28 May 2014

English Bishops' Conference Weighs in on Same-sex Civil Unions

Readers, the above headline is taken, word-for-word, from the article over at Catholic Culture.

Note it doesn't say: English Bishops' Conference Opposes Same-sex Civil Unions

The bishops spoke about a governmental proposal to automatically convert all 'civil unions' (foisted earlier on the public) into 'marriages'. I mean, if the government can decide by fiat who is the King, or whether the Pope is the head of the Church, then redefining marriage seems a small thing.

The question you may be asking, "Who are they to judge?" is perhaps apropos, in that if this indeed is the judgment of the bishops in England, perhaps they oughtn't weigh in on the subject. From the story:

Archbishop Peter Smith of Southwark, chairman of the conference’s Department for Christian Responsibility and Citizenship, expressed opposition to the proposal.

“Some lesbian and gay Catholics do not wish to enter into civil same-sex marriage because of their deeply held belief that marriage is between a man and a woman only, but still wish to have the legal rights that are contained in a civil partnership,” he said. “The removal of the option for same-sex couples to enter into civil partnerships could cause great harm to those Catholics and others.”

“It is important that those who share the protected characteristics of sexuality and religion continue to be able to manifest their religious beliefs whilst not being denied the legal protections that are offered by a civil partnership,” he added.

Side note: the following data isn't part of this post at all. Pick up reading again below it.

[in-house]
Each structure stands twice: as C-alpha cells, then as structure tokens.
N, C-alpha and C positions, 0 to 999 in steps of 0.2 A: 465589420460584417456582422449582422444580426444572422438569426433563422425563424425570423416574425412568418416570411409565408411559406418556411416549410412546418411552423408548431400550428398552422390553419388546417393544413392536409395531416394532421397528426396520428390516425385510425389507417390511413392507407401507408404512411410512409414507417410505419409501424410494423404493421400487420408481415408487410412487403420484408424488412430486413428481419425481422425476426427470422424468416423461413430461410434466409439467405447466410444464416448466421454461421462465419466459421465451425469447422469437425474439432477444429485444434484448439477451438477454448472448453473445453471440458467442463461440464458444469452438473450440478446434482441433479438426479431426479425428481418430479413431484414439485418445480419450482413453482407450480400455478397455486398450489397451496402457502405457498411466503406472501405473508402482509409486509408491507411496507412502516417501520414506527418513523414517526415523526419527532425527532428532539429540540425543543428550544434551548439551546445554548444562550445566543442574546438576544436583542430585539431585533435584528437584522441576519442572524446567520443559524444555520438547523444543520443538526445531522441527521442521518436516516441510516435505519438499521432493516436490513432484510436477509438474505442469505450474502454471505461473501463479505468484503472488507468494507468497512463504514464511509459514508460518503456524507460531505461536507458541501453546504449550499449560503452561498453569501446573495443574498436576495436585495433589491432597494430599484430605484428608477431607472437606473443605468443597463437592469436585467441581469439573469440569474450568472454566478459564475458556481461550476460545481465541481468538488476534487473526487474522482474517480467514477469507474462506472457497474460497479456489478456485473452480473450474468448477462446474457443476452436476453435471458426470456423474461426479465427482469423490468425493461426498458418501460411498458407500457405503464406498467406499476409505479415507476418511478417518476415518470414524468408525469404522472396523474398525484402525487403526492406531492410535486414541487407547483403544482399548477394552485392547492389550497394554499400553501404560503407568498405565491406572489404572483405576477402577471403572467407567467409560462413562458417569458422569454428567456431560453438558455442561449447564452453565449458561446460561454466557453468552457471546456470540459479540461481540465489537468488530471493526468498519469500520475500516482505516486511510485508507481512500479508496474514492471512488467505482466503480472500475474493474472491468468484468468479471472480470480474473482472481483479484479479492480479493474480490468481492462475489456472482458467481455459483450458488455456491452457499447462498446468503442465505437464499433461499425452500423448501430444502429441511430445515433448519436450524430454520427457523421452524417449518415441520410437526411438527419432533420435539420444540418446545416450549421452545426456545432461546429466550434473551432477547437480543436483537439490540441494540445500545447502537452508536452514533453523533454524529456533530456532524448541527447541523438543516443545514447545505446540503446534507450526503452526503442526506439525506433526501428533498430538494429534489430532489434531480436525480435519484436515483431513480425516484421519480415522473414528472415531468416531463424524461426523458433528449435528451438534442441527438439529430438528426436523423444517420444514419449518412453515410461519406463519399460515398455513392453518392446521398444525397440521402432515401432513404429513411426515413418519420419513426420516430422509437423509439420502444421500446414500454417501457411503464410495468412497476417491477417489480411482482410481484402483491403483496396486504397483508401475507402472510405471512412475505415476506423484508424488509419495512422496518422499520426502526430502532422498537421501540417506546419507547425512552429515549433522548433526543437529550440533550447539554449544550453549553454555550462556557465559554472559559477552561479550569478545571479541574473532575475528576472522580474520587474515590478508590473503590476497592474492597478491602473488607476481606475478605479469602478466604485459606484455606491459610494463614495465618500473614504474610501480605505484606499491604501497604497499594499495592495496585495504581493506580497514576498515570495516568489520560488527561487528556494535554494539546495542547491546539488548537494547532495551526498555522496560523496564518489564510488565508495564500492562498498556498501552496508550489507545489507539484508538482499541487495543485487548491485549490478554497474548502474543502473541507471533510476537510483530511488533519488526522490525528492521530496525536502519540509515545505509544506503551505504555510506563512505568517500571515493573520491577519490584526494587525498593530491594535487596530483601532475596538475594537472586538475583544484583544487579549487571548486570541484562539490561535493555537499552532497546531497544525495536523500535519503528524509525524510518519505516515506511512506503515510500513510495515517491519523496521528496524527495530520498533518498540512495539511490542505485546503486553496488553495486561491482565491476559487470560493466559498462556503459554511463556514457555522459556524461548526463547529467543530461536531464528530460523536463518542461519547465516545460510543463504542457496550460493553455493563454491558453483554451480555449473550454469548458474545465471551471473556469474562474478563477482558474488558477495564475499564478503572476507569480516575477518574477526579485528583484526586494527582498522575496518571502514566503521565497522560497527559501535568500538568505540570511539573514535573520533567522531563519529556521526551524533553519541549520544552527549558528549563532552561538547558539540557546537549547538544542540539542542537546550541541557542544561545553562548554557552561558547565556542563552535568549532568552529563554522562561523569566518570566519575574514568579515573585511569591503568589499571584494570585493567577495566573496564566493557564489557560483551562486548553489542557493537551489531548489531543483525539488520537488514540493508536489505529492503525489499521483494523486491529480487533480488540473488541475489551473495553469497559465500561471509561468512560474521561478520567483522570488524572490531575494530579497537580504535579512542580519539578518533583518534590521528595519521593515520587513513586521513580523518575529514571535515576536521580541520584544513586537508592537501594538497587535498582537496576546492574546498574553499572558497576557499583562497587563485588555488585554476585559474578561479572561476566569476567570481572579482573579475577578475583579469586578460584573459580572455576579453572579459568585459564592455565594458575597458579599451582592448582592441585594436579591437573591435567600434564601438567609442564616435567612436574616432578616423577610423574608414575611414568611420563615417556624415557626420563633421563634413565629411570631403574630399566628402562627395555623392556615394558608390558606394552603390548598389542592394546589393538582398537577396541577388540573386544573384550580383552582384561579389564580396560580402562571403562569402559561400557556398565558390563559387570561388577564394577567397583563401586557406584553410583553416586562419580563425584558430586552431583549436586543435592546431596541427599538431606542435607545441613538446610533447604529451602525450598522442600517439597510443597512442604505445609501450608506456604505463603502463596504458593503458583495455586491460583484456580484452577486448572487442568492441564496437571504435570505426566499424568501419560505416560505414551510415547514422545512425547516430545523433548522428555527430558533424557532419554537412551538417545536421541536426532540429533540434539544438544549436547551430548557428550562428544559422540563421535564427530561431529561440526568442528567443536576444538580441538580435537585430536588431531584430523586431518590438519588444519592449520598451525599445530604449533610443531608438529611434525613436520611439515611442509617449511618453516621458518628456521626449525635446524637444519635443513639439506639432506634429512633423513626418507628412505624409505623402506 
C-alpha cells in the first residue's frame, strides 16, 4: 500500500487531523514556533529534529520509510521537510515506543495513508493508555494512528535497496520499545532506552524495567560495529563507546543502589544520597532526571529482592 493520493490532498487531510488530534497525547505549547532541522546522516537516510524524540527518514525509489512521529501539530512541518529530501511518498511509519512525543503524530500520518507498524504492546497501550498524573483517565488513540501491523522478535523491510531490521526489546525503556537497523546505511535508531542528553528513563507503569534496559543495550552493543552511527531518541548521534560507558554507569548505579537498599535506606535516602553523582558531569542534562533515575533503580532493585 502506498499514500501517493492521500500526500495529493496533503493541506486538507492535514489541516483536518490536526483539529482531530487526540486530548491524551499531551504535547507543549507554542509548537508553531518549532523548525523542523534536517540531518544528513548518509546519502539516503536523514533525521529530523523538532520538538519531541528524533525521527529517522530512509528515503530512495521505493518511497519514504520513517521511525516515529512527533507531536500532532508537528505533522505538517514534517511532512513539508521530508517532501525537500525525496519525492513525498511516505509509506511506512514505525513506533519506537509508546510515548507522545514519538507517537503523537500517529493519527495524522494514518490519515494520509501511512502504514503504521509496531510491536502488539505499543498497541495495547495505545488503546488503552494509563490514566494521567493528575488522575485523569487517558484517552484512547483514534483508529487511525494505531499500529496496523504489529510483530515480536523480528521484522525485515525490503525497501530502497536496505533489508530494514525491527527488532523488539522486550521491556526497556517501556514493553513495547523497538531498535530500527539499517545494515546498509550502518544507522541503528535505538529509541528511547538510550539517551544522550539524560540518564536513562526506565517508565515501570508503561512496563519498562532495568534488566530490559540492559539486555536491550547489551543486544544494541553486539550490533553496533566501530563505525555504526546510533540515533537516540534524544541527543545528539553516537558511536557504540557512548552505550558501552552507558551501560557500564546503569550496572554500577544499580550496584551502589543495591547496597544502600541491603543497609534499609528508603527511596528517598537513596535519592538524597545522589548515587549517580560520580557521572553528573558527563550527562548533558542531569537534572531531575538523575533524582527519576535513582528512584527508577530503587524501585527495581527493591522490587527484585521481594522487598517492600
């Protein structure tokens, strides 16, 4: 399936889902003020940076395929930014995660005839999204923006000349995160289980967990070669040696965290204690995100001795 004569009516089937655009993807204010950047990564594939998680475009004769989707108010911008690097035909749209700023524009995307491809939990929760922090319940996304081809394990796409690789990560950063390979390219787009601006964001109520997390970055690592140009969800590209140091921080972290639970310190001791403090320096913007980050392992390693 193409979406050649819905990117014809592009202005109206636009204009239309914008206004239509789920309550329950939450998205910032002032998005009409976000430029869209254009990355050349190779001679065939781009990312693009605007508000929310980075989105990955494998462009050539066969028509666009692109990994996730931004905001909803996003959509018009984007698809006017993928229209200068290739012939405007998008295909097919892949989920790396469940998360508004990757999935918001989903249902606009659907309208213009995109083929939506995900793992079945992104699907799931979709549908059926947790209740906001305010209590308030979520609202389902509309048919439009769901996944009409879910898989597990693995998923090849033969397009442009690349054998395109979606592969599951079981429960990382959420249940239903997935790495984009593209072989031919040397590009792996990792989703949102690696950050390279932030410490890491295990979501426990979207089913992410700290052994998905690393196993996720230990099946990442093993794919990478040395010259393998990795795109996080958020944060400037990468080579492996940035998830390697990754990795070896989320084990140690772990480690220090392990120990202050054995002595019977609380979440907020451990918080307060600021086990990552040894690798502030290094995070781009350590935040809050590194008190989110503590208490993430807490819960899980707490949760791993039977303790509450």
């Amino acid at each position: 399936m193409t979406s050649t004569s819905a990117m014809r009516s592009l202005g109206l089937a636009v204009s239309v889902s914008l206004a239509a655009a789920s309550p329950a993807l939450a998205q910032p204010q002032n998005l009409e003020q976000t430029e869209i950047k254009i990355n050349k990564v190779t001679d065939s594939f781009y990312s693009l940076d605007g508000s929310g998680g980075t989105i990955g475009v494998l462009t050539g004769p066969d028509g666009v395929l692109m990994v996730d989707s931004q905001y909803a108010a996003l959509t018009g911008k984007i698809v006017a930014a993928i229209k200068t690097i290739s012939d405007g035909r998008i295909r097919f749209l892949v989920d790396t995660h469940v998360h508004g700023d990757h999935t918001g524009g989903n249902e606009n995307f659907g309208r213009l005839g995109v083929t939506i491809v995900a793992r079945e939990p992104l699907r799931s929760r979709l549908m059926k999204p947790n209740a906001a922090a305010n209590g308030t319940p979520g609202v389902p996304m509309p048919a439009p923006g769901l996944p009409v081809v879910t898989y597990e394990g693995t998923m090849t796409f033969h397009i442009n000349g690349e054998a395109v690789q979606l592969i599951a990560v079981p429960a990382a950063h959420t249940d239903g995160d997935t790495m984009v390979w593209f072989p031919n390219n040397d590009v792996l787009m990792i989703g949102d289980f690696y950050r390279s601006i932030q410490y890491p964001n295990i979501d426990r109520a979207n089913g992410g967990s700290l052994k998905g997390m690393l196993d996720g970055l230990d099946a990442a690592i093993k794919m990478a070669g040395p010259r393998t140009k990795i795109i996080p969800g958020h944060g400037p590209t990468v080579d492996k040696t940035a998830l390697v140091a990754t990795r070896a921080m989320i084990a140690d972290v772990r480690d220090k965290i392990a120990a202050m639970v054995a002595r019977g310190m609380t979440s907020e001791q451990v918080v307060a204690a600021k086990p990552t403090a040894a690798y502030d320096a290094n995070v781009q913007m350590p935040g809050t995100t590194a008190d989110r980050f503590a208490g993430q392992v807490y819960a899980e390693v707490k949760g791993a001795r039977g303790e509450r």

But don't worry. The Archbishop issued this further 'clarifying' statement:

My recent comment on civil partnerships was solely in response to a specific government consultation on whether to abolish civil partnerships or convert them all into marriages in law. My comment should not be misunderstood … I was dealing solely with this issue of conscience which has now arisen given the current law, and my response should not be misinterpreted as a wider commentary on civil partnerships in general.

Not exactly Regnans in Excelsis.

Perhaps this kind of slippery slope trajectory is why "civil union" legislation and policies should continue to be opposed vigorously by Catholics and their shepherds. It is so unfair, after all, that the people who have merely taken advantage of an unjust law weakening the institution of marriage should be forced to violate their delicate consciences by calling their situations 'marriage'.

No comments: